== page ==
It seems that every day there's another news headline about how companies are using consumer data. Facebook was in the news again recently when the FTC slapped it with a $5 billion fine based on investigations into the Cambridge Analytica scandal. FaceApp made headlines for potential connections to Russia. And already this year, Congress has held hearings with some of the biggest names in tech, digging into their practices around the use and protection of customer data.
The manner in which companies handle and use customer data has become a source of growing scrutiny. But consumers aren't alone in needing to worry about how companies use their data. Every day, enterprise organizations put massive volumes of data in the hands of third-party vendors. In some cases, like with software-as-a-service applications, it's explicit that enterprise data will live within a third-party environment. But with other products, particularly those that live within the enterprise data center or cloud infrastructure, it's far less clear. And when factoring in the devices that employees themselves connect to the network (without the knowledge of IT), knowing exactly how, when, and for what purpose third-party vendors are collecting and using their data can be even more difficult.
As highlighted in our recent security advisory, we have observed a growing frequency of vendors "phoning" or "calling" data home (the white-hat term for exfiltrating data) to their own environments — sometimes without the knowledge or permission of their customers. To be clear, phoning data home is not necessarily problematic. Companies phone customer data home for a variety of perfectly legitimate and useful reasons with the customer's advance knowledge and approval, and do so securely through de-identification and encryption.
But phoning data home becomes problematic when enterprise customers are unaware that it's happening. Unfortunately, that happens more than you'd think — and at times, the perpetrators are the ones you'd expect to take the best care of your data. Within our security advisory, we highlighted four cases from the past year where vendors (including two prominent security technology providers) were calling home their enterprise customers' data without the customers' knowledge or authorization. These cases, spanning two large financial services firms, a healthcare provider, and a multinational food services company, all illustrate the alarming need for businesses to have better visibility into how their data is being used and where it's going — even with trusted security vendors.
To be clear, we don't exactly know why these vendors are phoning home data. In all likelihood, it was either for a legitimate purpose or the result of a misconfiguration. But the fact that large volumes of data were traveling outbound from customer environments to vendor environments without customers' knowledge or consent is problematic. Not only does the enterprise customer lose control of how the data is managed once it leaves its environment, this also potentially exposes it to major regulatory issues.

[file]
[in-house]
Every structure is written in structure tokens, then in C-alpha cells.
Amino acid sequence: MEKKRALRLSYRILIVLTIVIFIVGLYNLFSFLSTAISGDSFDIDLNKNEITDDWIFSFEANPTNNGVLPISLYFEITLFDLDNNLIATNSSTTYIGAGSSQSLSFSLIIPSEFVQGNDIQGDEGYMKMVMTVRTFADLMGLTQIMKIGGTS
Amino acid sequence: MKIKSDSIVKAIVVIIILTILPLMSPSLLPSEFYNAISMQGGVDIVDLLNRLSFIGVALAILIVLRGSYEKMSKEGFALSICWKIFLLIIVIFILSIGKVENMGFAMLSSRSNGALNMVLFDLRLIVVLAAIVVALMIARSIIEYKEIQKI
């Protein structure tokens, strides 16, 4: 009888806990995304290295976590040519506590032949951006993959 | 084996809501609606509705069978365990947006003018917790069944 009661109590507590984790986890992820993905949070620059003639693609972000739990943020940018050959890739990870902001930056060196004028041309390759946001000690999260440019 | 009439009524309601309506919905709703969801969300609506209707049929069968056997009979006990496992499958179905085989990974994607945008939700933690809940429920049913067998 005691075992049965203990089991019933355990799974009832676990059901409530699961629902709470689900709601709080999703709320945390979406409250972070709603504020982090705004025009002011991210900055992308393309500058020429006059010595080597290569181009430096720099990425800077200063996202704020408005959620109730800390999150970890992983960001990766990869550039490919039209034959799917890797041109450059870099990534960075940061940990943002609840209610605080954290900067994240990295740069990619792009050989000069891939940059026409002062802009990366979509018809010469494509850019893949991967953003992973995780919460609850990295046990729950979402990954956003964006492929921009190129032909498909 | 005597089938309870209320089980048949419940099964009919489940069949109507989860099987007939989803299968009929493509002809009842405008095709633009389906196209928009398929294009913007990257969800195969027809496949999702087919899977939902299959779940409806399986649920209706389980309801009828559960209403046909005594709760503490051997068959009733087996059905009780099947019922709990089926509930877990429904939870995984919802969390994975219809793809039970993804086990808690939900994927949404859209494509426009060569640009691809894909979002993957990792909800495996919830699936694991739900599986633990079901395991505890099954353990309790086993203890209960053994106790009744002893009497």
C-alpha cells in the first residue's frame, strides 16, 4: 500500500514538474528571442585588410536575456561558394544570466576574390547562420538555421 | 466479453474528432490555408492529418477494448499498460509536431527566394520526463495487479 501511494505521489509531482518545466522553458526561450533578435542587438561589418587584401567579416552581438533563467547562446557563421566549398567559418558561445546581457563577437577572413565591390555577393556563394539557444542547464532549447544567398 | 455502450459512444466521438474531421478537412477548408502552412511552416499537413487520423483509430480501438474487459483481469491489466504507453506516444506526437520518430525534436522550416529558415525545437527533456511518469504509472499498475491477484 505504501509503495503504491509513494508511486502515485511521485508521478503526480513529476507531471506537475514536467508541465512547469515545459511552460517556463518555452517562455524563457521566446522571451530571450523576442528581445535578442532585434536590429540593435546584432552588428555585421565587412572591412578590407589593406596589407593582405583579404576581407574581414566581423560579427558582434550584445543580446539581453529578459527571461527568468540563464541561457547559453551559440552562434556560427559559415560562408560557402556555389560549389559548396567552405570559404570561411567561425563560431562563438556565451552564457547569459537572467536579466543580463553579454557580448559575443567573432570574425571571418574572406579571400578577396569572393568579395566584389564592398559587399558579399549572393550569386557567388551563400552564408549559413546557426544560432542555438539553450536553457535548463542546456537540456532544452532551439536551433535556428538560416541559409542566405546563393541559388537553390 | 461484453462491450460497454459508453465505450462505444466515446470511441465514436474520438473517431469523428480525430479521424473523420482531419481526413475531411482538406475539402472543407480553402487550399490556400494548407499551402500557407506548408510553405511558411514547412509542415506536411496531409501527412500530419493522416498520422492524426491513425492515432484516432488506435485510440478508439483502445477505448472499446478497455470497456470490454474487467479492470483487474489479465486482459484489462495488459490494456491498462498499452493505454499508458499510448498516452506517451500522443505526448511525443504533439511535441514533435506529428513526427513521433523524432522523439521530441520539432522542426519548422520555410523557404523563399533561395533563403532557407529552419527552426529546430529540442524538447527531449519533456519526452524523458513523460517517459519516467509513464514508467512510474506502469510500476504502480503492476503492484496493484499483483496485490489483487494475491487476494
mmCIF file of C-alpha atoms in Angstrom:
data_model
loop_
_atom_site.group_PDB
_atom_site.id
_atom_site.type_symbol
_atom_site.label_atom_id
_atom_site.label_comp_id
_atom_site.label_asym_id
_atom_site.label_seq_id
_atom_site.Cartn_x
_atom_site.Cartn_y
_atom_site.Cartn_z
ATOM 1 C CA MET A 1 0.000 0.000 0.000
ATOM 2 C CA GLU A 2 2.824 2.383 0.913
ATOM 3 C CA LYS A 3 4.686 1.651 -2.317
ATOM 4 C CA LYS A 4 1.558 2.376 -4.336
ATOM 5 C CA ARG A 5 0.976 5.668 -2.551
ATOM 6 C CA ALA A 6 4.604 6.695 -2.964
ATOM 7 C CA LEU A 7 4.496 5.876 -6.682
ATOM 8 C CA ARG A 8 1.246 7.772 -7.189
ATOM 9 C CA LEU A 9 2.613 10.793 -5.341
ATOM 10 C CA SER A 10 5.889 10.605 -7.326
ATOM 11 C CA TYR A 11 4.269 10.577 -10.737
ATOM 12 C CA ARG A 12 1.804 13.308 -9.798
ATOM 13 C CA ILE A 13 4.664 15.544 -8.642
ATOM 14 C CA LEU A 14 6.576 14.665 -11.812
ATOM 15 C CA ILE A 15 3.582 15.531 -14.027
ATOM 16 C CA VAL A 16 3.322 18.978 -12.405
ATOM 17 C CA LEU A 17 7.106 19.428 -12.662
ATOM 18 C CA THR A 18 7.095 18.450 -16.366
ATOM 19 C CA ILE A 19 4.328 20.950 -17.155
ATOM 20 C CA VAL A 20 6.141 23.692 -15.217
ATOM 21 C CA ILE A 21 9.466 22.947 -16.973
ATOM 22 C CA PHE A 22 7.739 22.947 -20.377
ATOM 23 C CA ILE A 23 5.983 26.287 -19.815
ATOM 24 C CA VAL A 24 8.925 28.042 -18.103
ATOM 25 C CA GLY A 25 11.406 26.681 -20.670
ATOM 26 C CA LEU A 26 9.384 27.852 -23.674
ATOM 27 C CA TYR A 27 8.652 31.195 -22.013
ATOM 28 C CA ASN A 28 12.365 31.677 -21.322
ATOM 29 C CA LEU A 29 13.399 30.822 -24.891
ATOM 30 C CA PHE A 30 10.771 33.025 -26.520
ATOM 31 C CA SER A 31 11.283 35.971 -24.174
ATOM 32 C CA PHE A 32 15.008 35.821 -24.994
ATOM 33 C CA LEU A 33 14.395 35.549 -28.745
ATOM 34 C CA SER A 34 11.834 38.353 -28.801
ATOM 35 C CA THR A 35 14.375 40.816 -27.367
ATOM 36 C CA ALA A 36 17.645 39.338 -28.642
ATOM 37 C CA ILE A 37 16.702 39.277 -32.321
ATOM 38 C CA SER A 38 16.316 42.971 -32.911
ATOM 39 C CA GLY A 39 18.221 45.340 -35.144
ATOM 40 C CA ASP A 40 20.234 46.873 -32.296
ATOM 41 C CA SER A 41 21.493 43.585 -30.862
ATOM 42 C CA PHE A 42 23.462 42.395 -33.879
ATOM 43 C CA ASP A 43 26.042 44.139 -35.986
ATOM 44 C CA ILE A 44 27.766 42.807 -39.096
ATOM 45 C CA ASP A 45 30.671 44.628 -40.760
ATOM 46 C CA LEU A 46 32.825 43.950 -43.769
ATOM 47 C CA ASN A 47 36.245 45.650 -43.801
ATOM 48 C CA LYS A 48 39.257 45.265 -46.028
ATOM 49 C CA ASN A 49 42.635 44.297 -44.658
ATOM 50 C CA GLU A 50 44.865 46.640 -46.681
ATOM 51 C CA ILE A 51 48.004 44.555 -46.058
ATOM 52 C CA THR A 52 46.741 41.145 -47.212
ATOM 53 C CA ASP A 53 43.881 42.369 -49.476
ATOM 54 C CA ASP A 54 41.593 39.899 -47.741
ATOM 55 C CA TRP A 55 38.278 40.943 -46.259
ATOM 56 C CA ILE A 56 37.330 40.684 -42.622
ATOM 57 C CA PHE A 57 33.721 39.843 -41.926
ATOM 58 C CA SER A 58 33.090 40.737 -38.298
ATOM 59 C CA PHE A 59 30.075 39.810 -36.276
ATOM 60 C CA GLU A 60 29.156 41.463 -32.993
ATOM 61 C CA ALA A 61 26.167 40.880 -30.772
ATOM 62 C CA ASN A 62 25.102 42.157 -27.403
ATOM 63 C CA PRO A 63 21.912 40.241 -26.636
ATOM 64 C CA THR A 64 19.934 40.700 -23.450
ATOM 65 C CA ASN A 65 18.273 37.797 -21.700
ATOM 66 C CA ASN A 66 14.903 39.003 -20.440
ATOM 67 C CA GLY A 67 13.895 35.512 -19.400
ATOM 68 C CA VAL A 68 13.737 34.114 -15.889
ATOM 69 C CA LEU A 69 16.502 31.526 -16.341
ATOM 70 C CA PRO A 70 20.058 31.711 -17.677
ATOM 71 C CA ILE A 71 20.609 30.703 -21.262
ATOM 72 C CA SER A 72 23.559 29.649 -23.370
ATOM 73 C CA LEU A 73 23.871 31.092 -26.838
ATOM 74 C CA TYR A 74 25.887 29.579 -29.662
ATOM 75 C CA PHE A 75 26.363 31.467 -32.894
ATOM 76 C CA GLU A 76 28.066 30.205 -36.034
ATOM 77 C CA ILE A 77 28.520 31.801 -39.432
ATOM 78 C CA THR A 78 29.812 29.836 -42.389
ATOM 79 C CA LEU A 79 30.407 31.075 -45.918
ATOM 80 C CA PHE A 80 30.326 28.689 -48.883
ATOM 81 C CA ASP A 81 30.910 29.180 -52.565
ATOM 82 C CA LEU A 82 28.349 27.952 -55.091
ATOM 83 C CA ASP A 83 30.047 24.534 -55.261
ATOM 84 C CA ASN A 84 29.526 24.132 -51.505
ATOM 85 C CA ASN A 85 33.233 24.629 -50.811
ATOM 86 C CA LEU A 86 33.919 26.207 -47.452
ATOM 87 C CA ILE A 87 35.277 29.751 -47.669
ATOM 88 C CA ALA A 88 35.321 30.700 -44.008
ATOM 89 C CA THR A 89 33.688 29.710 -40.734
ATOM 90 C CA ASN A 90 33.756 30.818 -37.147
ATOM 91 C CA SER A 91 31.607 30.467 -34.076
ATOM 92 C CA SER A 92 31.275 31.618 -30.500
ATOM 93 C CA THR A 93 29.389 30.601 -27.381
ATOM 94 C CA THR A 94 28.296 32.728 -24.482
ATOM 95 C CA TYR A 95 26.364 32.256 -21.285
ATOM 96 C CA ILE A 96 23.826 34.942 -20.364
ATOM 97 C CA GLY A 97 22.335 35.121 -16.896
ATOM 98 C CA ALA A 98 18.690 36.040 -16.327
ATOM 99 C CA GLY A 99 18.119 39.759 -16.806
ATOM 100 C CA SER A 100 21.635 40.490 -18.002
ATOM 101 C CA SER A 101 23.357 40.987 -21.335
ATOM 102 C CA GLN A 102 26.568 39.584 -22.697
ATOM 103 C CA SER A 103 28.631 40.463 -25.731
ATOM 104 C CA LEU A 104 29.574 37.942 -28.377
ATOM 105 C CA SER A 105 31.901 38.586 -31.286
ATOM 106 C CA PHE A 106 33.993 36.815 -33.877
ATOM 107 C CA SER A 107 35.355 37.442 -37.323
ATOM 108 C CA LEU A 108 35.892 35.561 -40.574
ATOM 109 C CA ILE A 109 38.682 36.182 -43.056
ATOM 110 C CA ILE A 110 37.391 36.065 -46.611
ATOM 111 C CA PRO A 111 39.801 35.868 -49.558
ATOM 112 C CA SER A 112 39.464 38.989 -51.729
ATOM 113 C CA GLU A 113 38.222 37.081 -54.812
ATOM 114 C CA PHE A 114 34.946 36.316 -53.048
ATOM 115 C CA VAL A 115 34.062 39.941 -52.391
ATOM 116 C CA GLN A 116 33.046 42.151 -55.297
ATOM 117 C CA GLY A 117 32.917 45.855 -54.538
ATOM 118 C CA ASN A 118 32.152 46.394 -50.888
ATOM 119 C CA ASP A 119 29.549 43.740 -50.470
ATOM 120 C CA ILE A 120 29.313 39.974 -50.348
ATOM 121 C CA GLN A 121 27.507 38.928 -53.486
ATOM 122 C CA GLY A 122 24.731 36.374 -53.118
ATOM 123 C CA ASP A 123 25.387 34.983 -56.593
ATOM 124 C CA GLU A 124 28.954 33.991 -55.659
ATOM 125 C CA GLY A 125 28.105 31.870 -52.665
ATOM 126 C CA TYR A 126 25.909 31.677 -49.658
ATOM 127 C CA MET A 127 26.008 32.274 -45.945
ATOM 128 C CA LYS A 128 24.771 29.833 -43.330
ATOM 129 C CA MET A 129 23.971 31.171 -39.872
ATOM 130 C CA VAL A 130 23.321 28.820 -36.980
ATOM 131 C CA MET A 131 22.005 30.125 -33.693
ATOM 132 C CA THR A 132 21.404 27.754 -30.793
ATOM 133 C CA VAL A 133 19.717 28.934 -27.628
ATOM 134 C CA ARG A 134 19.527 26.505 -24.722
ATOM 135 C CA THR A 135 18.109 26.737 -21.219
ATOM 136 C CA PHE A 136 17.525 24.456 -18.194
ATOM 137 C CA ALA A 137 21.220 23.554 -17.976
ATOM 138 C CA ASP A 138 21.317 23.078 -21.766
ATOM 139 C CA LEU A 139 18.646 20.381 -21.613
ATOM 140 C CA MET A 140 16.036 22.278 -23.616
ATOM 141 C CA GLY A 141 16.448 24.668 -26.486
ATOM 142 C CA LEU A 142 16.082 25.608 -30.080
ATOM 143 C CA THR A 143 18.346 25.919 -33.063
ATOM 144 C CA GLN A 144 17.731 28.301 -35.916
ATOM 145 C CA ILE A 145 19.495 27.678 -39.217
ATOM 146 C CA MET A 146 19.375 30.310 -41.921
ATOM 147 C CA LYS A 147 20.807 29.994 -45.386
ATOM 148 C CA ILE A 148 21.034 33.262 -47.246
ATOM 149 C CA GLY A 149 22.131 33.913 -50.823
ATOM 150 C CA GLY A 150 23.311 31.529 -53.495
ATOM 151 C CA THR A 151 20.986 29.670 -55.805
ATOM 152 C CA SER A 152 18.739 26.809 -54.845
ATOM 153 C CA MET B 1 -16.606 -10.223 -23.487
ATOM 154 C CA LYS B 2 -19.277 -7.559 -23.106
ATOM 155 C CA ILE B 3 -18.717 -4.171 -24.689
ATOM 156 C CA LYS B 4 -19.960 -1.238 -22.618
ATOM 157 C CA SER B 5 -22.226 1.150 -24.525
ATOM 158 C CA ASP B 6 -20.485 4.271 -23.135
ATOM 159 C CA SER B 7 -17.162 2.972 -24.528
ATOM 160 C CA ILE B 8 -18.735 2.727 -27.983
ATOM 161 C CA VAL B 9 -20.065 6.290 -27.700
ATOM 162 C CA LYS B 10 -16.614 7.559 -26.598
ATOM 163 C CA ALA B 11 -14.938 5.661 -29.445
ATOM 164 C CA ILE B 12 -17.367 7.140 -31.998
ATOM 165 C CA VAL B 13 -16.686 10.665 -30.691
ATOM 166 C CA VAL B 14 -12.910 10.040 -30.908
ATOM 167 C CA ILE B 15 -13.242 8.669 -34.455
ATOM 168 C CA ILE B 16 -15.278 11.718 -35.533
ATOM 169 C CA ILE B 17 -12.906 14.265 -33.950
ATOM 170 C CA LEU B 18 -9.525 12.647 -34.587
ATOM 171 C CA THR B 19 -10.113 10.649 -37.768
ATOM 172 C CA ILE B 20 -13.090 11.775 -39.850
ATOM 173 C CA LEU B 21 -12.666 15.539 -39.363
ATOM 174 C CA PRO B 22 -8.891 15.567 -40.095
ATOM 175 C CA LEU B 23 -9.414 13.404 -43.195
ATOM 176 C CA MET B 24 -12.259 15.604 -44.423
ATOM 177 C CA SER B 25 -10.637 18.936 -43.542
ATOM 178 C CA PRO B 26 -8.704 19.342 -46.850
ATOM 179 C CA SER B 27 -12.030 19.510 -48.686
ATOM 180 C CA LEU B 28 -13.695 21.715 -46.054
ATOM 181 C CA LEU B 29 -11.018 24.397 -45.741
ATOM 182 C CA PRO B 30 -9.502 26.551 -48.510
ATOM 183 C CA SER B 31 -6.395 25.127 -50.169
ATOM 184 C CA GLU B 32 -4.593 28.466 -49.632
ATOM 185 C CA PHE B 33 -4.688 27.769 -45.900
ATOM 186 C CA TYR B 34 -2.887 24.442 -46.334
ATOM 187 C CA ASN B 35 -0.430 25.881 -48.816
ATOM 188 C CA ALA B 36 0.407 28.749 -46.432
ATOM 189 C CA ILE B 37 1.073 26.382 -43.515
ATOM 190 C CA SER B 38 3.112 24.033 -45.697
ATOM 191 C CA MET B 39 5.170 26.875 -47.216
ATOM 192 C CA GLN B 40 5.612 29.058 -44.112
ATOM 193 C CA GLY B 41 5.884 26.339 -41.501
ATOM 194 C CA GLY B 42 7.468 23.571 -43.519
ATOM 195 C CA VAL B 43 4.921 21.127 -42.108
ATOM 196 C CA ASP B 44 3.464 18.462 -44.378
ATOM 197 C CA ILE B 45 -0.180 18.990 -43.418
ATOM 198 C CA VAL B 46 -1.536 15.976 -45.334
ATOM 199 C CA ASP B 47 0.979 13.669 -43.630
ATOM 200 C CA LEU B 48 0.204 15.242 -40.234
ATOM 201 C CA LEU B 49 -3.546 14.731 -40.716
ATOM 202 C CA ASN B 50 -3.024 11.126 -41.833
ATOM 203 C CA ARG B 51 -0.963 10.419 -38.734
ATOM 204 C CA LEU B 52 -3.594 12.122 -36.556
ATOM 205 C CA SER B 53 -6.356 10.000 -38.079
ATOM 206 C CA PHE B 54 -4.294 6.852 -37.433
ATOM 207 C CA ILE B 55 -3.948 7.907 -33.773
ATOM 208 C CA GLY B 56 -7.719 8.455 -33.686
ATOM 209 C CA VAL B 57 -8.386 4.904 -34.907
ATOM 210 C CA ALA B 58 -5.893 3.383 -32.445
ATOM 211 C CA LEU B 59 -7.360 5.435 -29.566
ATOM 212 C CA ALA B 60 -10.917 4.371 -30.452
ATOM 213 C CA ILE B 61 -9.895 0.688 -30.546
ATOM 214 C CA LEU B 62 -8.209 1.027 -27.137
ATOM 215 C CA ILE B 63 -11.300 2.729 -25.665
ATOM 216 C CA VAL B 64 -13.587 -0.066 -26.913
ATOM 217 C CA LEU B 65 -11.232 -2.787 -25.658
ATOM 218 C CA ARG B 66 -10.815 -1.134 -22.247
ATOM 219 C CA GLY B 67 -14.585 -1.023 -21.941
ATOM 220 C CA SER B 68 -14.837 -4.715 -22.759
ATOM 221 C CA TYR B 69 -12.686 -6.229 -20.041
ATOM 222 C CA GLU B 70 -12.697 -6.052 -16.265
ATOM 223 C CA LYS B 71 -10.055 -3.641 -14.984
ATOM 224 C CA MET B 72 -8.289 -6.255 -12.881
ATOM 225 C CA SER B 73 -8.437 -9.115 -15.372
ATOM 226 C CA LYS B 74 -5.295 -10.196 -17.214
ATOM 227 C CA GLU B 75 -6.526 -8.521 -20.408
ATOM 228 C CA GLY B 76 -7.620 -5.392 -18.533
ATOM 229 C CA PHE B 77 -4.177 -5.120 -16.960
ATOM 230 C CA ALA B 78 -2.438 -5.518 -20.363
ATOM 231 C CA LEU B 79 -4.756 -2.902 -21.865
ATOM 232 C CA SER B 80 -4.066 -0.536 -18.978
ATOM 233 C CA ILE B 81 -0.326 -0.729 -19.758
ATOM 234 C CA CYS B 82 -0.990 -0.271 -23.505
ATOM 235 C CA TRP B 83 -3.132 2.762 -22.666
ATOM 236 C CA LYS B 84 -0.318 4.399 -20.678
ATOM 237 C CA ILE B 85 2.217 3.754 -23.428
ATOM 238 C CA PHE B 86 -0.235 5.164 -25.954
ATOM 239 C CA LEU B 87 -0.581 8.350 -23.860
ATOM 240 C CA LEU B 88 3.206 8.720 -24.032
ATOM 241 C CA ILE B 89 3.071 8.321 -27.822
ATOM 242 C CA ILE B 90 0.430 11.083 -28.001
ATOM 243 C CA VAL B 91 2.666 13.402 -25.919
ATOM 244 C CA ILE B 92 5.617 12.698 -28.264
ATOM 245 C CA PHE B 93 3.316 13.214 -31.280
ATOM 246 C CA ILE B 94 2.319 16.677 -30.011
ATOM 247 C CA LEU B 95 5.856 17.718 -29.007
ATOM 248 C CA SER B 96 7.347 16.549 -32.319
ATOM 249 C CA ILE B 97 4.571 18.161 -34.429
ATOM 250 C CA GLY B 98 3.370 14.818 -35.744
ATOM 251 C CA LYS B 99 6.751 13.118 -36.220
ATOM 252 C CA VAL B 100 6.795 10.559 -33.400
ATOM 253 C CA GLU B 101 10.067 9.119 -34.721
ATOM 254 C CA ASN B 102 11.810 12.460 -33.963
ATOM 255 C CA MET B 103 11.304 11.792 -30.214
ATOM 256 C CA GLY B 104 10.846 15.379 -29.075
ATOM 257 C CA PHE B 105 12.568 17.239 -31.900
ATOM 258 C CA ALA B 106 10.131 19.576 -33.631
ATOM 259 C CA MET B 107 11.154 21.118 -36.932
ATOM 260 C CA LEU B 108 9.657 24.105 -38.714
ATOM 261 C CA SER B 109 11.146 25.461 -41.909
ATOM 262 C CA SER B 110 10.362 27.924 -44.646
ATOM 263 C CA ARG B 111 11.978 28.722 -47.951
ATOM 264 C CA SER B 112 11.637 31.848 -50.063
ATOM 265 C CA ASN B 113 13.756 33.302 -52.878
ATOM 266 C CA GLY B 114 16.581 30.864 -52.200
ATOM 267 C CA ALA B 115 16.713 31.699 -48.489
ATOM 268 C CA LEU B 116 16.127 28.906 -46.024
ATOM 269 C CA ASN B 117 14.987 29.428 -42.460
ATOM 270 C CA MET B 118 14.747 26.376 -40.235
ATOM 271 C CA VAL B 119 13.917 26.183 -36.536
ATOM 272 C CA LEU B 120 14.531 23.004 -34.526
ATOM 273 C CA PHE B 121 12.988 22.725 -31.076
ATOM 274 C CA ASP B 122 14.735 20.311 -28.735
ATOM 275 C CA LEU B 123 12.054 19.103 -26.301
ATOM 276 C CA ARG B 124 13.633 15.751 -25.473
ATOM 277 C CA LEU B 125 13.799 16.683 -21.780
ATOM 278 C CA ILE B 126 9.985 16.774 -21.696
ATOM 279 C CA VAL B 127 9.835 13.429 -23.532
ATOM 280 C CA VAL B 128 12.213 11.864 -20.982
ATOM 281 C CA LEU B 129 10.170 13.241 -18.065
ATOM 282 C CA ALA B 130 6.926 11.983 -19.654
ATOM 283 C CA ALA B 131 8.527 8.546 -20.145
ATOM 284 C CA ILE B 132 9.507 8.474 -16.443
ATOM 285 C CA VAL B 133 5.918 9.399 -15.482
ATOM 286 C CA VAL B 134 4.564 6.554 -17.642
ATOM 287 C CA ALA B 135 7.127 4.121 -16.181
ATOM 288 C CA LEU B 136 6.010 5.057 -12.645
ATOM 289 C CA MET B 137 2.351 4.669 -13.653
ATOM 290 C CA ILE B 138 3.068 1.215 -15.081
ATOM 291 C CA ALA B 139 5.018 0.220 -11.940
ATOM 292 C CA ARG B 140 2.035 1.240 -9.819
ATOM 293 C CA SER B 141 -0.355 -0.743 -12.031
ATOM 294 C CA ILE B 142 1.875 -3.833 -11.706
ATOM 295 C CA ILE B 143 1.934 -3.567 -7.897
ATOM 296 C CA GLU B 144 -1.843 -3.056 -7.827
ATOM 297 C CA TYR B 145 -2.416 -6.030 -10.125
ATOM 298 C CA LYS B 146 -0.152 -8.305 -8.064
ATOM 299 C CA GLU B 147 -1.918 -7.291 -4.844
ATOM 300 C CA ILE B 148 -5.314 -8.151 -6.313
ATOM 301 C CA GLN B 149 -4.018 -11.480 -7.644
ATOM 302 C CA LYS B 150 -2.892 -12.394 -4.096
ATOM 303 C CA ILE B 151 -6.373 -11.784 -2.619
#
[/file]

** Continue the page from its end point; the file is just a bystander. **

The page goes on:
A Regulatory Headache
Although the United States doesn't have a unified data privacy framework, many large enterprise organizations operate according to the General Data Privacy Regulation (GDPR). Depending on the industry, they may also be subject to other data security or privacy regulations such as HIPAA, PCI, GLBA, FISMA, etc.
These regulations, GDPR in particular, require that organizations know exactly what data they have, the value of the data, how they are using it, and how they are protecting it. If the organization is unaware that a vendor is removing data from its environment, no matter how benign the reason, that certainty is eliminated.
This also gets at the heart of the processor/controller relationship. In many cases, an enterprise may be both a controller and a processor. As controller, enterprises must only appoint processors that guarantee compliance with GDPR. If an enterprise has no way of knowing what a vendor is doing with the data, then the enterprise cannot lawfully appoint the vendor and would risk penalties in doing so.
For organizations that fall into the processor category (and most do with respect to at least some of their data) any data called home by a vendor, even for a benign purpose, makes that vendor a subprocessor. If the organization is unaware the data is being called home, it is still responsible for the subprocessor's actions and may be exposed to additional liabilities.
There are several actions enterprises should take to protect their data from the risks associated with phoning home.
First, enterprises need to better monitor vendor activity on their networks, including active vendors, former vendors, or a prospective vendor post-evaluation. Organizations should also monitor egress traffic, especially from sensitive assets such as domain controllers, and match egress traffic to approved applications and services. Additionally, companies should track the deployment of software agents as part of any evaluation of products. More broadly, all enterprises need to understand the regulatory considerations of data crossing political and geographic boundaries. And they must track whether data used by vendors is in compliance with their contract agreements.
At the highest level, companies need a new operating principle of accountability for their vendors. Ask questions. Understand vendor protocols for phoning data home. Find out how data is being used. Know where data is going and when it's appropriate to phone data home to a vendor environment.
Again, most phoning home is well-intentioned and has a legitimate purpose. But until companies start paying more attention to their data and holding vendors more accountable, unauthorized phoning home represents a paramount risk to enterprise security — one of Cambridge Analytica proportions.
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